Understanding Memory Disorders
Memory disorders and memory loss can be triggered by high blood pressure, sleep deprivation, nutritional deficiency, thyroid problems, substance abuse, medication, concussion or other injury, stroke, or depression and stress. The good news is that many of these issues are manageable and the memory disorder in these cases can be remediated.
Memory loss is a fairly common part of the aging process, but it’s not unique to elderly people; we’re all forgetful at one time or another. Being unable to recall a name or wondering why you walked into a room is vexing, but in most cases it’s no call for alarm. In fact, it’s normal to experience a general decline in cognitive and neural function as we get older, with age-related memory loss often beginning in our 20s. As the brain ages, it produces fewer neurotransmitters. The hippocampus, which aids in the memory process, also begins to deteriorate in the aging brain. These changes are very gradual, so we may not notice we’re having problems with memory or our ability to think until much later in life.
But aging isn’t always the cause of impaired memory.
How can I avoid memory loss?
You can’t control genetics or an accidental blow to the head, but you can be mindful of many of the other triggers mentioned above. Sleep well and eat right. Seek treatment for thyroid and blood pressure issues. Find ways to manage stress or depression. Keep tobacco, drug, and alcohol use in check.
Unfortunately, there’s no cure for age-related memory loss, but experts say you can do things earlier in life that may curtail the progression of a memory disorder. A study by the American Journal of Clinical Nutrition suggests that a diet high in vitamin C and antioxidants can stave off age-related memory loss. We also know that keeping active both physically and mentally can help slow memory decline. So, eat plenty of fruit and veggies, keep moving, and play Sudoku!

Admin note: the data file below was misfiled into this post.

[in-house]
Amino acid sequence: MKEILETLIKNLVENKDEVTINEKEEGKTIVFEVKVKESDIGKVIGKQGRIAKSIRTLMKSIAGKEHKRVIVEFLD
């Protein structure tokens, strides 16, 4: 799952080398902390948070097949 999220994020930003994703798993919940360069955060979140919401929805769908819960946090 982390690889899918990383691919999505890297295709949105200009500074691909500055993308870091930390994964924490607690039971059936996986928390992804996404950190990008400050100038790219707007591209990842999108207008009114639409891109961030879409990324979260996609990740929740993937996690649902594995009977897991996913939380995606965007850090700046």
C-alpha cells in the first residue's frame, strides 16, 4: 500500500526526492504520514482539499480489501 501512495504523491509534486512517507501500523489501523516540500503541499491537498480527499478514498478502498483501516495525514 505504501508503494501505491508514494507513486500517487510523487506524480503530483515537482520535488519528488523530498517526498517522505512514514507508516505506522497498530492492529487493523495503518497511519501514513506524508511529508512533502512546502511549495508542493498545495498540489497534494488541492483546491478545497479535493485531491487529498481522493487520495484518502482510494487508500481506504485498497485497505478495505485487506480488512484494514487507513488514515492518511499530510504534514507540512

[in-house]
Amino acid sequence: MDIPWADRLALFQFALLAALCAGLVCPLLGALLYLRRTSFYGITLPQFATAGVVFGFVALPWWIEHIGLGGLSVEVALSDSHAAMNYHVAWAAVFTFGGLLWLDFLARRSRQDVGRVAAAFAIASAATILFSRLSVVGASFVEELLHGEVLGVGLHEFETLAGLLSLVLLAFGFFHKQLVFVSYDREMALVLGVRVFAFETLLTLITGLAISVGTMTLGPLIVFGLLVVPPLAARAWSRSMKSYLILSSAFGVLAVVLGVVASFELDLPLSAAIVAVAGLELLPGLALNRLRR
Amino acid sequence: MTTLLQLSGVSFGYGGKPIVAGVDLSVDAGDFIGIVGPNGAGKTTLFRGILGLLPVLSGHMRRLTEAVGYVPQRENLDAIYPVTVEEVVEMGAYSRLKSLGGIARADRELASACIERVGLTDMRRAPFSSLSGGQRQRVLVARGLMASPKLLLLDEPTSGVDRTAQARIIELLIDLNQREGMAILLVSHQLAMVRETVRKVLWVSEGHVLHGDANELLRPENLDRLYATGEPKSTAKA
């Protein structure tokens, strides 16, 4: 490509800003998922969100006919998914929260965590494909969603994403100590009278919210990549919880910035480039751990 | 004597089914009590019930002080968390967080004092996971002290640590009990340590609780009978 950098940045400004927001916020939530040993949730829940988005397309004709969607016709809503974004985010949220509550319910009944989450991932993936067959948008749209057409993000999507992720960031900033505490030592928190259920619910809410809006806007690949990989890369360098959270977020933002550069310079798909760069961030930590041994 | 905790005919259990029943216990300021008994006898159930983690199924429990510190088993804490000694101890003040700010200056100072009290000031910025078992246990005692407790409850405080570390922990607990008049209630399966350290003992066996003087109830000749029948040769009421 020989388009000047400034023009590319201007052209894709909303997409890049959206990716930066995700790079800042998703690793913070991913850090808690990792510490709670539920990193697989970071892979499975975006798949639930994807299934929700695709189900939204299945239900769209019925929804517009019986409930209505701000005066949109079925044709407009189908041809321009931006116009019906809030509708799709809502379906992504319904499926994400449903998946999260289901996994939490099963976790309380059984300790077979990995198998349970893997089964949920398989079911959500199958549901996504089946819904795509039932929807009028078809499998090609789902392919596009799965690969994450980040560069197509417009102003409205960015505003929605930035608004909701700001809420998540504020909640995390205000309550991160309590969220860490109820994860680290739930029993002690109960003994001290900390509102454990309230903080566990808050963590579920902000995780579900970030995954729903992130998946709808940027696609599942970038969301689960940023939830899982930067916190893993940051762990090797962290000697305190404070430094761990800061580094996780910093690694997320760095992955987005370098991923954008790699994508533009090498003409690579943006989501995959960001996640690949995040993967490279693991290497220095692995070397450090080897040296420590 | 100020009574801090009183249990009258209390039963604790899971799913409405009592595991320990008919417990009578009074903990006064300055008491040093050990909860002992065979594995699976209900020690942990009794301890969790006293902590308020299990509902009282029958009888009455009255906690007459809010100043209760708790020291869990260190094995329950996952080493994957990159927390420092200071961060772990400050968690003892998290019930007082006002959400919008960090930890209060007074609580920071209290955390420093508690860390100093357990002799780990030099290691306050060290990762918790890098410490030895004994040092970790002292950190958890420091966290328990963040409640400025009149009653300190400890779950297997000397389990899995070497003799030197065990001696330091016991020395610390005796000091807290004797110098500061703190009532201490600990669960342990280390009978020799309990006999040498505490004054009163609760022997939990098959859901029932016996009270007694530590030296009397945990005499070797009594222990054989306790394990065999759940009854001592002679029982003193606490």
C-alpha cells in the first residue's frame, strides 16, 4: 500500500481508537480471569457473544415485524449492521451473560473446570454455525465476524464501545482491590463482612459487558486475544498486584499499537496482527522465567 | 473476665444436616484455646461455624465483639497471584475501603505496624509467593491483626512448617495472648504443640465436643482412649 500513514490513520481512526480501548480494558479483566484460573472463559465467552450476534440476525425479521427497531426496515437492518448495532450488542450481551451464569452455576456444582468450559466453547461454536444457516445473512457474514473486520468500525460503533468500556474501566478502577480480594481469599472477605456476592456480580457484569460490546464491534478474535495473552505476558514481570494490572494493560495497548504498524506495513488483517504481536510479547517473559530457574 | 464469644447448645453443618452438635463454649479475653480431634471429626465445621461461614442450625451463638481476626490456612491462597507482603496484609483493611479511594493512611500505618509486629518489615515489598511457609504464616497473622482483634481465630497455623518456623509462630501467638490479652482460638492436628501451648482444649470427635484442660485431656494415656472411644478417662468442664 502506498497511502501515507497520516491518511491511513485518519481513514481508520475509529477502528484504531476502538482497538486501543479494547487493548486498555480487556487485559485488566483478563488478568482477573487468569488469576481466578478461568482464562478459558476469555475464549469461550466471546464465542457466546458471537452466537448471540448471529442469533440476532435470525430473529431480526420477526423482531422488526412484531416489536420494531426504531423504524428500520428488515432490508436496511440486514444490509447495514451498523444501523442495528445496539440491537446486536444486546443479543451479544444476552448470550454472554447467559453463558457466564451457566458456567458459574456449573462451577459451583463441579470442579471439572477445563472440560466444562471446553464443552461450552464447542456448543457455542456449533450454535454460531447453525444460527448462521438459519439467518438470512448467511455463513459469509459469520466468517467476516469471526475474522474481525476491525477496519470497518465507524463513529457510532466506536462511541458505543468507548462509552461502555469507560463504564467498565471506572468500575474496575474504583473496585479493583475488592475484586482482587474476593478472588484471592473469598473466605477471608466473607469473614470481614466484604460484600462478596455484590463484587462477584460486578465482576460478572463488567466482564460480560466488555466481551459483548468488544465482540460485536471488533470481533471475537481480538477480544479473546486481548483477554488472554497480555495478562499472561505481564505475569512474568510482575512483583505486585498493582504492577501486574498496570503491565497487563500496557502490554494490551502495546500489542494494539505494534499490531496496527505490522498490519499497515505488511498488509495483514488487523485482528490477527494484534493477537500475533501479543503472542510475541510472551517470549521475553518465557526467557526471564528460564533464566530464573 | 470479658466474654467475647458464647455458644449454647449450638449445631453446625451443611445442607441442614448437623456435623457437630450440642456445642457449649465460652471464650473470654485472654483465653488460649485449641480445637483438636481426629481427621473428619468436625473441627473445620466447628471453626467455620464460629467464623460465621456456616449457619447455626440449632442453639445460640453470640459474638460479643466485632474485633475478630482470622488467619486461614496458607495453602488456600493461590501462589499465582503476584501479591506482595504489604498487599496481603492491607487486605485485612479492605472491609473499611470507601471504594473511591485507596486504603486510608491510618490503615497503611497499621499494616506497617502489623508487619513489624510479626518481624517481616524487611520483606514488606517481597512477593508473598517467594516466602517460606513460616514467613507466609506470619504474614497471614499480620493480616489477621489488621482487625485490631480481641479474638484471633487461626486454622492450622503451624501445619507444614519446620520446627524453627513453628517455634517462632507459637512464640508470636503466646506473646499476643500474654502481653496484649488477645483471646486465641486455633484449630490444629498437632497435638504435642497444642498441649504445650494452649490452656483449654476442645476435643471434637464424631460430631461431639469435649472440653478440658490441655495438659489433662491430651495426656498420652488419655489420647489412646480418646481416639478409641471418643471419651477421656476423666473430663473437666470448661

When to seek help
If a loved one’s memory lapses go beyond the occasional misplaced house key or forgotten word and interferes with their ability to work, live independently, or maintain relationships, it could be a sign of a deeper problem. It’s important to speak with a doctor and get a diagnosis as quickly as possible, no matter how difficult that may be. The doctor can do a screening to identify the cause of the memory disorder and determine the best course of treatment.
Cognitive impairment or dementia?
Memory loss doesn’t necessarily mean your loved one has dementia, and dementia doesn’t necessarily mean they have Alzheimer’s.
When a screening rules out normal, age-related memory problems or underlying health issues, the doctor may diagnose mild cognitive impairment (MCI), a memory disorder associated with impaired memory, language, thinking, and/or judgment. It is considered a bridge between normal cognitive changes and the more serious symptoms of dementia.
According to Johns Hopkins Medicine, dementia is “a syndrome that involves impairment in multiple aspects of mental ability, and is sufficiently severe that an individual cannot function independently.” It can be caused by a number of diseases, the most well-known of which is Alzheimer’s.
Memory care at the Lester Senior Living Community
Just as memory disorders differ, every person’s journey through dementia is different. Much can be done to support loved ones living with the condition as well as their families and caregivers.
That’s why the Memory Care Suite at Lester Senior Living Community centers on an individualized approach to resident care. Our nursing professionals and caregivers are specially trained through the Comfort Matters® dementia care program, a nationally-recognized best practices accreditation process, that focuses on each resident’s particular needs and comforts at all times. Moreover, this holistic philosophy also fosters family and social connections, further enhancing residents’ overall health and well-being.
To learn more about the Memory Care Suite’s person-centered memory care, and our team’s commitment to improving the quality of care and quality of life for our residents with memory disorders, contact David Rozen at (973) 929-2725 or firstname.lastname@example.org.